We are all used to the bullion banks covering their shorts on Comex by waiting until the speculators are over-bullish and vulnerable to mark-downs that trigger their stops. Algorithmic traders go from long to short in a heartbeat as well, and they dump contracts into a falling market, speeding up the decline. We should say at this juncture that the Managed Money speculators are short-term, attracted by futures leverage, and their gold position is often part of a wider risk strategy deployed by hedge funds. They do not intend to stand for delivery. The wider investment world taking strategic portfolio decisions does not often get involved with gold, so the Comex gold contract has been a secular play.
The table below shows a typical set-up, in this case July 2016. The Managed Money category (296,106 — net 259,129 contracts) is close to record long. Open interest was 633,000 contracts and the gold price was at $1360, having run up from $1040 the previous December.
In the non-speculative category, the bullion banks (Swaps) had 56% of the shorts and the Producer/Merchants 44%. Mark-to-market value of the Swaps net short position was $25bn. Of the speculative longs, the managed money category (hedge funds) held 69%, and at 296,106 long contracts it was almost a record. There was a high level of bullishness; easy pickings for the bullion banks, who by the following December drove the price down to $1120, reducing their net shorts to under 50,000 contracts.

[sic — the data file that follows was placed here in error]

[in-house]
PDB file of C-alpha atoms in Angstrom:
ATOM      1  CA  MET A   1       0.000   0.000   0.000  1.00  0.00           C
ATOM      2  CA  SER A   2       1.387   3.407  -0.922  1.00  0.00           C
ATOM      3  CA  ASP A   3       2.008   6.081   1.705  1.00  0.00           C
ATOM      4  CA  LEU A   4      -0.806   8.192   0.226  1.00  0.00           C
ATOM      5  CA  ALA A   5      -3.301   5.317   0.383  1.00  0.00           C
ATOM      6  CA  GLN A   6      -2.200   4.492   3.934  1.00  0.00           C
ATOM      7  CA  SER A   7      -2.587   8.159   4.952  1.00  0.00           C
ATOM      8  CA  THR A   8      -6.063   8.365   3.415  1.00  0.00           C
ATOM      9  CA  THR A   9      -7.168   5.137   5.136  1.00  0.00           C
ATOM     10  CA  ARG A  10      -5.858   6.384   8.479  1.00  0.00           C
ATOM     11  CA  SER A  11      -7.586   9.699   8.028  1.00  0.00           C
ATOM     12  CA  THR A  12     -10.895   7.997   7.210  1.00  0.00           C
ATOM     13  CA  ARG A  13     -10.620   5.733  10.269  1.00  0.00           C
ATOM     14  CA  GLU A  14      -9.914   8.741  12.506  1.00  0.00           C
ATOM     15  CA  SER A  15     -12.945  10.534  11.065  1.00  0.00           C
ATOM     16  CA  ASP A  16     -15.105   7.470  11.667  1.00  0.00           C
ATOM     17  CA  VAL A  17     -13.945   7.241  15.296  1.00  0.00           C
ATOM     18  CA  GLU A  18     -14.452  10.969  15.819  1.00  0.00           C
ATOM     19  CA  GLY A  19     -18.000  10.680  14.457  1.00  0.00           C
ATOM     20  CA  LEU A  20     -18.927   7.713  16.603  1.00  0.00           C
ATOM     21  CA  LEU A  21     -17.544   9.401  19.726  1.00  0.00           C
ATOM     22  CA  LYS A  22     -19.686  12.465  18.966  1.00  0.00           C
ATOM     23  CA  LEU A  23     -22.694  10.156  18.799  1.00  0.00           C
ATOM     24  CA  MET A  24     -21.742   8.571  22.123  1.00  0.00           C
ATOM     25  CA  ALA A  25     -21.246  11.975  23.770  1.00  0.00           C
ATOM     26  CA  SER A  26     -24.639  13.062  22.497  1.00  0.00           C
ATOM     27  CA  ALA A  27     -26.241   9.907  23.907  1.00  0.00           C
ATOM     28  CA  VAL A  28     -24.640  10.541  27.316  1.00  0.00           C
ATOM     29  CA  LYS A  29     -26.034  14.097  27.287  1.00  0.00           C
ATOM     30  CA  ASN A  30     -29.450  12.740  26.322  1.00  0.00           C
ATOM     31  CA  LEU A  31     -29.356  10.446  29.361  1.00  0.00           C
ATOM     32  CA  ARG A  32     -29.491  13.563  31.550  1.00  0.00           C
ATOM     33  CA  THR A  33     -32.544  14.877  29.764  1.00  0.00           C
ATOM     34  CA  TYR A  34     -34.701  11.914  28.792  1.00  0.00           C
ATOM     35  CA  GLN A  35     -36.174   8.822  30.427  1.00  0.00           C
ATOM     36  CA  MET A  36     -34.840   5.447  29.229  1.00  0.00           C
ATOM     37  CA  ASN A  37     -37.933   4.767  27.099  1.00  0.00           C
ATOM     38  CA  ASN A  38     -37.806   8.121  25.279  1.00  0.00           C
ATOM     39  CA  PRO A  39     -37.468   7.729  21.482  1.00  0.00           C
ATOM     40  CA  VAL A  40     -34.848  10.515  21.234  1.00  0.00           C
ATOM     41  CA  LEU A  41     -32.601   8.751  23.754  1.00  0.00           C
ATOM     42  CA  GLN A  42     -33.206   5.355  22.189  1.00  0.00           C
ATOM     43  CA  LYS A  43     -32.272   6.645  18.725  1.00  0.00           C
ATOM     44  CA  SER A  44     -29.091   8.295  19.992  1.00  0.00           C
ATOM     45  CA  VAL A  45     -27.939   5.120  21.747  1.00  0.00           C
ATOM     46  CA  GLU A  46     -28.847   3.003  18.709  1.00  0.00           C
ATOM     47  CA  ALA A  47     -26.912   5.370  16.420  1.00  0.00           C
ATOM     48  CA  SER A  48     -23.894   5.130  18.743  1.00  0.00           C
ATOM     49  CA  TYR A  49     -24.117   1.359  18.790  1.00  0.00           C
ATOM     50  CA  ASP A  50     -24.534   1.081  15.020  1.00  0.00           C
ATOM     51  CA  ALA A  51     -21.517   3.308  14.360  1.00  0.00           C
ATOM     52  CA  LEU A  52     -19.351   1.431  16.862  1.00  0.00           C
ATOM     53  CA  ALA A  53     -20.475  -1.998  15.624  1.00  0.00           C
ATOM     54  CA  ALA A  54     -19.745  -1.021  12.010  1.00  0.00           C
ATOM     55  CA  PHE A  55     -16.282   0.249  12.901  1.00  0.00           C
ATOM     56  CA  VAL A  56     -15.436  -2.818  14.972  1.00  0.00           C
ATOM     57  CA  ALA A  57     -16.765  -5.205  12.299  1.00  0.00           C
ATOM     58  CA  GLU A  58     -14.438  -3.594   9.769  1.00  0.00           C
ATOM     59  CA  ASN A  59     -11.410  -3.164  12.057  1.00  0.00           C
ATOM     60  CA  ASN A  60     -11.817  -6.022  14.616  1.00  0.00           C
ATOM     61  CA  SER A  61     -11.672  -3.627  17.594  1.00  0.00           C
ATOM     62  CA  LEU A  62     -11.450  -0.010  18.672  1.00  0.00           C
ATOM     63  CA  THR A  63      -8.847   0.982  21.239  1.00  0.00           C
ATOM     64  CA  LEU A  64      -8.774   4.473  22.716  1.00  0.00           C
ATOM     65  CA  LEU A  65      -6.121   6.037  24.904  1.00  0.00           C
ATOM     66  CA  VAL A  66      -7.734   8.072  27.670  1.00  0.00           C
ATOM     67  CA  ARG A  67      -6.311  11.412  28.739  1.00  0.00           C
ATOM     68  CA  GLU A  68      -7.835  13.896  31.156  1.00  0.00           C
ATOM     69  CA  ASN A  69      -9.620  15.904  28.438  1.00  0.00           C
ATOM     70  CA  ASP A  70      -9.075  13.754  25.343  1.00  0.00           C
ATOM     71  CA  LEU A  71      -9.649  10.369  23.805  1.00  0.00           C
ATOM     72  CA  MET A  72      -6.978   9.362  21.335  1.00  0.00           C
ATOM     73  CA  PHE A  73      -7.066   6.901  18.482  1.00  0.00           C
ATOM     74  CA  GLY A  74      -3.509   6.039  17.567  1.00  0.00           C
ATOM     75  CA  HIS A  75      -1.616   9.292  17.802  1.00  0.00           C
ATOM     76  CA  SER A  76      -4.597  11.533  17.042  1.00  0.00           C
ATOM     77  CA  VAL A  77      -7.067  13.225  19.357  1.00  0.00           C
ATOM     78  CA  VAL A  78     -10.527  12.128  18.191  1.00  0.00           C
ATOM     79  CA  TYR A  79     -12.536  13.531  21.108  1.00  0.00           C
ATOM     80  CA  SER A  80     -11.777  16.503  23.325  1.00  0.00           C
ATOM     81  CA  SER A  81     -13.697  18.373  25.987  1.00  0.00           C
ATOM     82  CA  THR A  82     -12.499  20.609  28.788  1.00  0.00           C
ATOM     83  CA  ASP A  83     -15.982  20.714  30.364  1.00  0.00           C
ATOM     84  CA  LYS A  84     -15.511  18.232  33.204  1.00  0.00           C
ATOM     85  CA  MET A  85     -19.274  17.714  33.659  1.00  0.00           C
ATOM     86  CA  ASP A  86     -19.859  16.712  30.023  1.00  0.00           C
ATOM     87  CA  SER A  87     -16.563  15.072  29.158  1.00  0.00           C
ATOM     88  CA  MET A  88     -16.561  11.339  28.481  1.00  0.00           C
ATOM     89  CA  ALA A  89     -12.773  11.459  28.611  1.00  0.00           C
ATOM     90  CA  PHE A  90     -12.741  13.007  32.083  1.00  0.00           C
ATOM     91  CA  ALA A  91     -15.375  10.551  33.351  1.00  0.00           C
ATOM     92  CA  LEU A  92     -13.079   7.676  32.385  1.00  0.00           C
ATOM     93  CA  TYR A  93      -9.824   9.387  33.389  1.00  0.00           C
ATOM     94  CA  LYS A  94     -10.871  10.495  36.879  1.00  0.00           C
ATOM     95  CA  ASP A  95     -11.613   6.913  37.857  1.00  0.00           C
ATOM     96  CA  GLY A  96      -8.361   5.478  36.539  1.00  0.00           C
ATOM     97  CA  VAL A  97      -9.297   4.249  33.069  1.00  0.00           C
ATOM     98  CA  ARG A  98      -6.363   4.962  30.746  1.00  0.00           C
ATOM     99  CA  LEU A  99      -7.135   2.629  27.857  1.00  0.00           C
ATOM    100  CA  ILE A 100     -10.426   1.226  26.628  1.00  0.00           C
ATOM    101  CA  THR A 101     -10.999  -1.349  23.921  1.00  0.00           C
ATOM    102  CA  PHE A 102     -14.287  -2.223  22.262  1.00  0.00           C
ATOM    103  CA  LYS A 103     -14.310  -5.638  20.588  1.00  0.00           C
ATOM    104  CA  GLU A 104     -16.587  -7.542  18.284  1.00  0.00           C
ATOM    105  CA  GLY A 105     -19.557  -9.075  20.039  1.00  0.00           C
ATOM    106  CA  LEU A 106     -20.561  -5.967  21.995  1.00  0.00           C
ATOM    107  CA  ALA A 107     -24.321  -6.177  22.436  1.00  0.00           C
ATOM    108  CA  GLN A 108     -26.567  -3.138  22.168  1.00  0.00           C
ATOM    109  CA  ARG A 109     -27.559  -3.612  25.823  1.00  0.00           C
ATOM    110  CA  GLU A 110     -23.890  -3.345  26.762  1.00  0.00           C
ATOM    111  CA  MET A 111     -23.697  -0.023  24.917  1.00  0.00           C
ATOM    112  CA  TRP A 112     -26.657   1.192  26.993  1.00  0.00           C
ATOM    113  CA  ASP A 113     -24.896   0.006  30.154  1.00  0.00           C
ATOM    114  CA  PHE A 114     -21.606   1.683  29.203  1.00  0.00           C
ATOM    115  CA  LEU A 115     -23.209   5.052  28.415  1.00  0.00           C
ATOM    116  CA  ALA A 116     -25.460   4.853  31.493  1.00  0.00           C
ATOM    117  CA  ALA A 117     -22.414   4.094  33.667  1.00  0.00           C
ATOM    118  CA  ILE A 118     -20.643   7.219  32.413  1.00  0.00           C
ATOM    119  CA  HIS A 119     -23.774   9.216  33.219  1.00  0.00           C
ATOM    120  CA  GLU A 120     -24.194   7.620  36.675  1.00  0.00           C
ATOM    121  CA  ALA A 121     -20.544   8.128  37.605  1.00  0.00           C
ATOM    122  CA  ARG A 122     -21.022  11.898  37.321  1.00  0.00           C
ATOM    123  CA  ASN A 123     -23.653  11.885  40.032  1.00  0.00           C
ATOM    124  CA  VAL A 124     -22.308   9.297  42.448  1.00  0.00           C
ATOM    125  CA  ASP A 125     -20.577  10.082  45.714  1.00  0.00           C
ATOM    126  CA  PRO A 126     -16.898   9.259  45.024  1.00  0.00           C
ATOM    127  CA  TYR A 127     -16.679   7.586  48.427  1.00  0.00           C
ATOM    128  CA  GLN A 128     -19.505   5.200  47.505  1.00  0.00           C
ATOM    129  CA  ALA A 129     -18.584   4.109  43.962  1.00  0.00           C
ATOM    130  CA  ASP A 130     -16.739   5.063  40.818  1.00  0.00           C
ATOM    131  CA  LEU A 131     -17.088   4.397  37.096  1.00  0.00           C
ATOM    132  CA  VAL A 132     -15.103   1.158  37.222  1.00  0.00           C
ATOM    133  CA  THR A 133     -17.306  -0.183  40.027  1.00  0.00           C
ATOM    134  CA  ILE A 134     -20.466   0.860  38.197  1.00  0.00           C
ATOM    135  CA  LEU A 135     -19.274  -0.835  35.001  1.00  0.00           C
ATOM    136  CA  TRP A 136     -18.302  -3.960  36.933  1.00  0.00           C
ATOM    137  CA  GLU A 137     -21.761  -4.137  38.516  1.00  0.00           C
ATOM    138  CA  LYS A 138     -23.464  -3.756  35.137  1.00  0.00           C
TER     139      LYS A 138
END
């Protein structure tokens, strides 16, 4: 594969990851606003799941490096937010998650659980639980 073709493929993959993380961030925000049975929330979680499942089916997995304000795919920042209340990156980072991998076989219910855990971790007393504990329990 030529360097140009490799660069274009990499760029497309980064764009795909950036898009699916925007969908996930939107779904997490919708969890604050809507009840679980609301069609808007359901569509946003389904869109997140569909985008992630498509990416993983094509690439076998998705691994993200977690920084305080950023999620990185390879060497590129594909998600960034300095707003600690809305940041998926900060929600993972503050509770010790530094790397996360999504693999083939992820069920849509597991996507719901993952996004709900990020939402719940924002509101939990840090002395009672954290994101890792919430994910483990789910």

It was a game that evolved out of Comex futures being used simply to offset long bullion positions at the LBMA. Over time, bullion bank traders increased their trading position limits, as opposed to their pure hedging activity, making easy money jobbing the other side of Managed Money trades.
Now look at the current situation, with the gold price at decade highs ($1775) and open interest at 561,628 (30 June).
In the non-speculator category, the Swaps are more short than they were in July 2016 despite open interest being 71,372 contracts lower. The mark-to-market value is record net short at $36.6 billion. What has happened is the Producer/Merchants have cut their positions, presumably deciding that hedging mine output is less important in the current inflationary environment. Consequently, the bullion banks are bearing 71% of the short exposure.
The speculator category makes this more interesting still. At 138,555 net long, hedge funds are only 25,000 contracts longer than average, and compared with their bullishness in July 2016 have hardly got going. It is the other categories, Other Reported and Non-reported have taken 56% of the long side, and they are not behaving like skittish hedge funds at all. These include family offices, the ultra-wealthy and foreigners through Globex who are standing for delivery as a means of getting their hands on physical bullion —171 tonnes from the June contract alone.
Bullion banks are between a rock and a hard place. For years they’ve been playing the hedge funds as an angler hooks and plays a fish. That game has ceased and there is no easy way for them to get level. For the moment they are trying to put a lid on the price, but the cost has been rising open interest, and therefore rising mark-to-market positions.
The August active contract runs off the board at the end of this month and bullion banks are likely to be forced into large delivery volumes again. Furthermore, the exchange for delivery arbitrage facility between Comex and the LBMA is broken, allowing Comex premiums to London spot to go unchallenged.
It is increasingly possible the gold contract is evolving into deep crisis, and that force majeure might have to be declared if, as seems increasingly inevitable, a wider banking crisis ensues.